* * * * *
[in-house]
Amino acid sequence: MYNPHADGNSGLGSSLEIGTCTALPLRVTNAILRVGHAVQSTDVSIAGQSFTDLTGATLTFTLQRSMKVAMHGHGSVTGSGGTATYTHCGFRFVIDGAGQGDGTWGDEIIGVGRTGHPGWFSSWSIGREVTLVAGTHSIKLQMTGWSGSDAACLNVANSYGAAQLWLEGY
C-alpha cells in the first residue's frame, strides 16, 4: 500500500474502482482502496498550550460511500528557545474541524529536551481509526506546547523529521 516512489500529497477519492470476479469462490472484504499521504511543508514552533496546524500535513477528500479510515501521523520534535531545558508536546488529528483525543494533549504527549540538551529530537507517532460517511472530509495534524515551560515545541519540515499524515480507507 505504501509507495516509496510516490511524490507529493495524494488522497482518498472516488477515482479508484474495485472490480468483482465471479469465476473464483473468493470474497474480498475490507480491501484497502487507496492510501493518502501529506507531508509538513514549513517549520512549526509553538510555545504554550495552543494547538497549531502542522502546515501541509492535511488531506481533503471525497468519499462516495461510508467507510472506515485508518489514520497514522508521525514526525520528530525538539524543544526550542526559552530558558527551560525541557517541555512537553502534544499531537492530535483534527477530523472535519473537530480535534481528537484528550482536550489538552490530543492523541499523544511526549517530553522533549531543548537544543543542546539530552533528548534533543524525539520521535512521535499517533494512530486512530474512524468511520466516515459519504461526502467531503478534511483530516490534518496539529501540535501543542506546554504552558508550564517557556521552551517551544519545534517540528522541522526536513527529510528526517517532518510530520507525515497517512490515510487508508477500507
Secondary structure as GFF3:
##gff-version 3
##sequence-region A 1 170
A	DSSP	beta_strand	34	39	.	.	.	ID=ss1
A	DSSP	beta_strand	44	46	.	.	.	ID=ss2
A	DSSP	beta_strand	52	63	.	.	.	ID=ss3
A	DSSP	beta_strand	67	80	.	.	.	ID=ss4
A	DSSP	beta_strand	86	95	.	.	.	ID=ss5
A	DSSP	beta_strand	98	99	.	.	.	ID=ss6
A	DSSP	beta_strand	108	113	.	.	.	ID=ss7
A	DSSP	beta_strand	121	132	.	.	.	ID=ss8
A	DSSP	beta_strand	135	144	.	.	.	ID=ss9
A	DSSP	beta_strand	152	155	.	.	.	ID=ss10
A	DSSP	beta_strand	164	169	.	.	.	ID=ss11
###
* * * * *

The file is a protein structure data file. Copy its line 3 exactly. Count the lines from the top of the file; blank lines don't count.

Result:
C-alpha cells in the first residue's frame, strides 16, 4: 500500500474502482482502496498550550460511500528557545474541524529536551481509526506546547523529521 516512489500529497477519492470476479469462490472484504499521504511543508514552533496546524500535513477528500479510515501521523520534535531545558508536546488529528483525543494533549504527549540538551529530537507517532460517511472530509495534524515551560515545541519540515499524515480507507 505504501509507495516509496510516490511524490507529493495524494488522497482518498472516488477515482479508484474495485472490480468483482465471479469465476473464483473468493470474497474480498475490507480491501484497502487507496492510501493518502501529506507531508509538513514549513517549520512549526509553538510555545504554550495552543494547538497549531502542522502546515501541509492535511488531506481533503471525497468519499462516495461510508467507510472506515485508518489514520497514522508521525514526525520528530525538539524543544526550542526559552530558558527551560525541557517541555512537553502534544499531537492530535483534527477530523472535519473537530480535534481528537484528550482536550489538552490530543492523541499523544511526549517530553522533549531543548537544543543542546539530552533528548534533543524525539520521535512521535499517533494512530486512530474512524468511520466516515459519504461526502467531503478534511483530516490534518496539529501540535501543542506546554504552558508550564517557556521552551517551544519545534517540528522541522526536513527529510528526517517532518510530520507525515497517512490515510487508508477500507